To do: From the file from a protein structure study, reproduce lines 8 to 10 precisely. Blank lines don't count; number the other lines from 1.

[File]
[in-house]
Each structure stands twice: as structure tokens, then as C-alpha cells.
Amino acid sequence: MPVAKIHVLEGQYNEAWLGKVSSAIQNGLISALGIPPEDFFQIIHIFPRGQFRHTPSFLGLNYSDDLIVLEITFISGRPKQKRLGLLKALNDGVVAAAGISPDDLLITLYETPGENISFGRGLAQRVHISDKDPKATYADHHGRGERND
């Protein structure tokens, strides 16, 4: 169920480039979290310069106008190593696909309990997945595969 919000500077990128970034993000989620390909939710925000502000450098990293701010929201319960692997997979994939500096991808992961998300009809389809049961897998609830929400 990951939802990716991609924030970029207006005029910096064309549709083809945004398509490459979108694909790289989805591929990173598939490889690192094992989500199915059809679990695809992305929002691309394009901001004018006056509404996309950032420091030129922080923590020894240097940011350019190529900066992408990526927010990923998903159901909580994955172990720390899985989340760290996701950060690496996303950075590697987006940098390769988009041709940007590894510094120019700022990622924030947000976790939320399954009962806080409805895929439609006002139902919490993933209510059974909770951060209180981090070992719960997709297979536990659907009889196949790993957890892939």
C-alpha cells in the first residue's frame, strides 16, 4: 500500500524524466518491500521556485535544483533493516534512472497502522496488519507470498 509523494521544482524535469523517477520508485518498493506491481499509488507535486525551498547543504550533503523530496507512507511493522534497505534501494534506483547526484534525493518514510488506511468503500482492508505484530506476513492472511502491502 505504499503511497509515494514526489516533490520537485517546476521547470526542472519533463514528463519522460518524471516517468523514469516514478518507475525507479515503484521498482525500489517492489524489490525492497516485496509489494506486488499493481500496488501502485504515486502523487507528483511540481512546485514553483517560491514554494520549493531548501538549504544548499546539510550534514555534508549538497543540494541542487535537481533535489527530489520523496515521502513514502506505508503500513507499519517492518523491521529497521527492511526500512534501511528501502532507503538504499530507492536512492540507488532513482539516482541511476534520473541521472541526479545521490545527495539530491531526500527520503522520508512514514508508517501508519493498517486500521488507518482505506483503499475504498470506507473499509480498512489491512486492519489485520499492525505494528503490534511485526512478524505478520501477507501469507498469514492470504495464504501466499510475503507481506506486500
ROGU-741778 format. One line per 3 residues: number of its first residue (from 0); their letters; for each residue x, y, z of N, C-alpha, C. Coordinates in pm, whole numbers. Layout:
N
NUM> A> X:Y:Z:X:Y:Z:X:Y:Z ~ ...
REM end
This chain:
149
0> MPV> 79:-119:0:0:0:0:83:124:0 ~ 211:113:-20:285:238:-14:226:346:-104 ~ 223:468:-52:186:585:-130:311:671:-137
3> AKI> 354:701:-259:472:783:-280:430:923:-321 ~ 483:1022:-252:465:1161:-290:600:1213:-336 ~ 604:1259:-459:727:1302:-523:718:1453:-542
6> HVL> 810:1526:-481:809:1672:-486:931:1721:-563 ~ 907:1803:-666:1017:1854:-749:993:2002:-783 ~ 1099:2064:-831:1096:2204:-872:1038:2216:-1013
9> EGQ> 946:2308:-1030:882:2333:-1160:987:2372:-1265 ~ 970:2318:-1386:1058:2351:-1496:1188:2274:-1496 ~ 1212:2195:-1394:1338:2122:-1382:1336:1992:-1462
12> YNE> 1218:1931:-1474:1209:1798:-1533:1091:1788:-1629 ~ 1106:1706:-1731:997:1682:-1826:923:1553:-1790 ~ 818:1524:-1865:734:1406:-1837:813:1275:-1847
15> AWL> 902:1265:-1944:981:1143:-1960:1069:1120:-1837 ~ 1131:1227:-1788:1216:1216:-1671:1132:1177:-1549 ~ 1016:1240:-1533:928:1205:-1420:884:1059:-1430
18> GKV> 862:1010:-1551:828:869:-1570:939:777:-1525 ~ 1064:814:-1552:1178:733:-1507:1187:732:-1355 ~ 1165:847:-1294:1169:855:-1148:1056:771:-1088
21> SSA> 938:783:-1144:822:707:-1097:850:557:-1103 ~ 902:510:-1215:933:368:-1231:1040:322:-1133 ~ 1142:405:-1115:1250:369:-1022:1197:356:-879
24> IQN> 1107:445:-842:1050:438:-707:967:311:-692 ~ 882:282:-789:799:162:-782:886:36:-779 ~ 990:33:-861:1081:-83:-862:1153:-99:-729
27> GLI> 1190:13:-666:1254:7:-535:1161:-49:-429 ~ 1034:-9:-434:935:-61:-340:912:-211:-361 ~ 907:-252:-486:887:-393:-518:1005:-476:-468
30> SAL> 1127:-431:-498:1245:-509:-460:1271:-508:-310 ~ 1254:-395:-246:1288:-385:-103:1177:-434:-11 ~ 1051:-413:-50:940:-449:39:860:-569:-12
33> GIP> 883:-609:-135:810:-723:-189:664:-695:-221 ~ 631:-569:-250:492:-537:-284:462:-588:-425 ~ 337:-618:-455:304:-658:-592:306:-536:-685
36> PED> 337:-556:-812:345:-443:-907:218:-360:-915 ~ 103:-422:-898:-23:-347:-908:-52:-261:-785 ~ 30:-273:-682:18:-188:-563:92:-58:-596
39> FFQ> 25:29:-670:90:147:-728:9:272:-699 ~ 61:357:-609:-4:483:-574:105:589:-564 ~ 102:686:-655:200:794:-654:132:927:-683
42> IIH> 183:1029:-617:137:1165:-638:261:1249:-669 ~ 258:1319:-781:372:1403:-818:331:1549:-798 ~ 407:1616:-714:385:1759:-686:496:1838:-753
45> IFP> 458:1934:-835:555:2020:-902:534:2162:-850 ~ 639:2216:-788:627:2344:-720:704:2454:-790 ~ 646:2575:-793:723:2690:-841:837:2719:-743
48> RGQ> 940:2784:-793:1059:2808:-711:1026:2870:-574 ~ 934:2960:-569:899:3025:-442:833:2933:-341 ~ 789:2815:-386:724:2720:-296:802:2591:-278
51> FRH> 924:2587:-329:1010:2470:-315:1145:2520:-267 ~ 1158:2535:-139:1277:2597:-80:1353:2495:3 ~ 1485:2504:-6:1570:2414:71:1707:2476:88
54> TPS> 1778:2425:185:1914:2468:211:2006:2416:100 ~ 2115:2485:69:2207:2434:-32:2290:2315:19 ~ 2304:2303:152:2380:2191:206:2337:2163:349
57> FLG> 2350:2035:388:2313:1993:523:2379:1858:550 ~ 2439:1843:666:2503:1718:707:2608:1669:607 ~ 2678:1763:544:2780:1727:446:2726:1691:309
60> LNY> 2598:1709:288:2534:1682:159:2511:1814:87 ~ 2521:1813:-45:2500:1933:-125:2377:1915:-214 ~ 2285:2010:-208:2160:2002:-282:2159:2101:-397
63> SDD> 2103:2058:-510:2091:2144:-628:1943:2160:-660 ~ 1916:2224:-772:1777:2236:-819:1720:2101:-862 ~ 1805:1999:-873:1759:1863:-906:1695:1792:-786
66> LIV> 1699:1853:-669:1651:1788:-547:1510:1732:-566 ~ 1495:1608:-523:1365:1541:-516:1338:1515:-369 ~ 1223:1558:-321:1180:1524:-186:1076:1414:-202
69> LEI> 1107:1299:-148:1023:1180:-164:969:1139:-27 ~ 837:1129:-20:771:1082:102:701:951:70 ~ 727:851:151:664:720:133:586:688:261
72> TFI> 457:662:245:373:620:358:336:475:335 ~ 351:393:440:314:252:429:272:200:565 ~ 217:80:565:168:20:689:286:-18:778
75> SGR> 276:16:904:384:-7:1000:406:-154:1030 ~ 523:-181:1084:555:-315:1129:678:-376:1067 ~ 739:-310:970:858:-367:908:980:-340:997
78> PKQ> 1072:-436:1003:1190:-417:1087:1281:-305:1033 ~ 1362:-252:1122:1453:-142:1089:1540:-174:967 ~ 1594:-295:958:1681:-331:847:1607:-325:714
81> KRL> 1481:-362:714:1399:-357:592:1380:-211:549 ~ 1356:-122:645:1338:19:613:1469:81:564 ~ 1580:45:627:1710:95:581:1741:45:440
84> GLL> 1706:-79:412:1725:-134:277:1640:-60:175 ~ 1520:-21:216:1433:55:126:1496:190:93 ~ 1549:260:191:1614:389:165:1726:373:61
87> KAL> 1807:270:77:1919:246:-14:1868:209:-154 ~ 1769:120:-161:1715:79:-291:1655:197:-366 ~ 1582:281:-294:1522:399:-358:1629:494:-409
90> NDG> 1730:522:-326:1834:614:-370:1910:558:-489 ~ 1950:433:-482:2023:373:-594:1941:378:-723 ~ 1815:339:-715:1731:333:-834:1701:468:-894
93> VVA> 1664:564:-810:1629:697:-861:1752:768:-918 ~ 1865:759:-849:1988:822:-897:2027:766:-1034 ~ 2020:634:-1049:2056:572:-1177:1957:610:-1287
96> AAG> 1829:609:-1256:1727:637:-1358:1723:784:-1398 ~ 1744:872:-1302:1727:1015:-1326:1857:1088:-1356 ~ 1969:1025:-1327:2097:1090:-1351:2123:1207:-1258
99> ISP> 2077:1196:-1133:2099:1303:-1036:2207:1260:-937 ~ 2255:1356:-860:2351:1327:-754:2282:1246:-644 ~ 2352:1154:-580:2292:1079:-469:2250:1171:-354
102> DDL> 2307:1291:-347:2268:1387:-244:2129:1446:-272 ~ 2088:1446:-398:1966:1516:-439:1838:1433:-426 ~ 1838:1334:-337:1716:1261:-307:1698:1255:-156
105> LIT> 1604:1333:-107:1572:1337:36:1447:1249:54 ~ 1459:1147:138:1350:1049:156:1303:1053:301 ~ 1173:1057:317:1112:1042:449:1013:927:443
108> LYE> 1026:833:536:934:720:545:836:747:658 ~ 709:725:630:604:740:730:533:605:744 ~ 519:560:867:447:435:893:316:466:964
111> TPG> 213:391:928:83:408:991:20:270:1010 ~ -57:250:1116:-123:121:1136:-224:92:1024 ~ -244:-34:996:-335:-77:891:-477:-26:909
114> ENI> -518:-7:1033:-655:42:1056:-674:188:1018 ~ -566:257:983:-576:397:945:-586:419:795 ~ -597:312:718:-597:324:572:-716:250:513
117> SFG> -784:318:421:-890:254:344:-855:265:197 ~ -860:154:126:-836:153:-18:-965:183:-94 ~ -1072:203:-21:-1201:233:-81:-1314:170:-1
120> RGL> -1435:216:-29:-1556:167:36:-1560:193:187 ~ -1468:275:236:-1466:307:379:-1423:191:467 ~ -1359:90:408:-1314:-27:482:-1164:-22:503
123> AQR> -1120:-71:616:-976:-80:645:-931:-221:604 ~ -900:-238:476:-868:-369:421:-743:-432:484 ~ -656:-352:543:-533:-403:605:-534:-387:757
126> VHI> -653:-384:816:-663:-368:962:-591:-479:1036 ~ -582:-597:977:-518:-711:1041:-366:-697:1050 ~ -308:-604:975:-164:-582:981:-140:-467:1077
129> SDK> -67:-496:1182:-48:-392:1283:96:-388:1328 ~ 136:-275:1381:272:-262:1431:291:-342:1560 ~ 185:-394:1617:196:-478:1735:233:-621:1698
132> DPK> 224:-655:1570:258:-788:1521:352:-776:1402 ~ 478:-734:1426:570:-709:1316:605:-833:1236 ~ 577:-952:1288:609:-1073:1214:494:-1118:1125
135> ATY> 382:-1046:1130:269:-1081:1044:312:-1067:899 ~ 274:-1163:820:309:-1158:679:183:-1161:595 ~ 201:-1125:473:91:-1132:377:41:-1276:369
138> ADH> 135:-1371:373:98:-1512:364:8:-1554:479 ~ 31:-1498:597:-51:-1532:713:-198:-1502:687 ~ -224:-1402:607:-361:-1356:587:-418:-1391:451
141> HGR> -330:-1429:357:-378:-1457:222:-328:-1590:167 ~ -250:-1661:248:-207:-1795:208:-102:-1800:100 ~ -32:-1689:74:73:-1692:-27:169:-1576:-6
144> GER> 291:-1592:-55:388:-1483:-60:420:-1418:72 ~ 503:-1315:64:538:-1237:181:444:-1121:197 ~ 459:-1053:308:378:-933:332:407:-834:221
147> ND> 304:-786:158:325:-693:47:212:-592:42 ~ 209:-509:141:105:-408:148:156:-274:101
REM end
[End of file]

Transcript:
NUM> A> X:Y:Z:X:Y:Z:X:Y:Z ~ ...
REM end
This chain: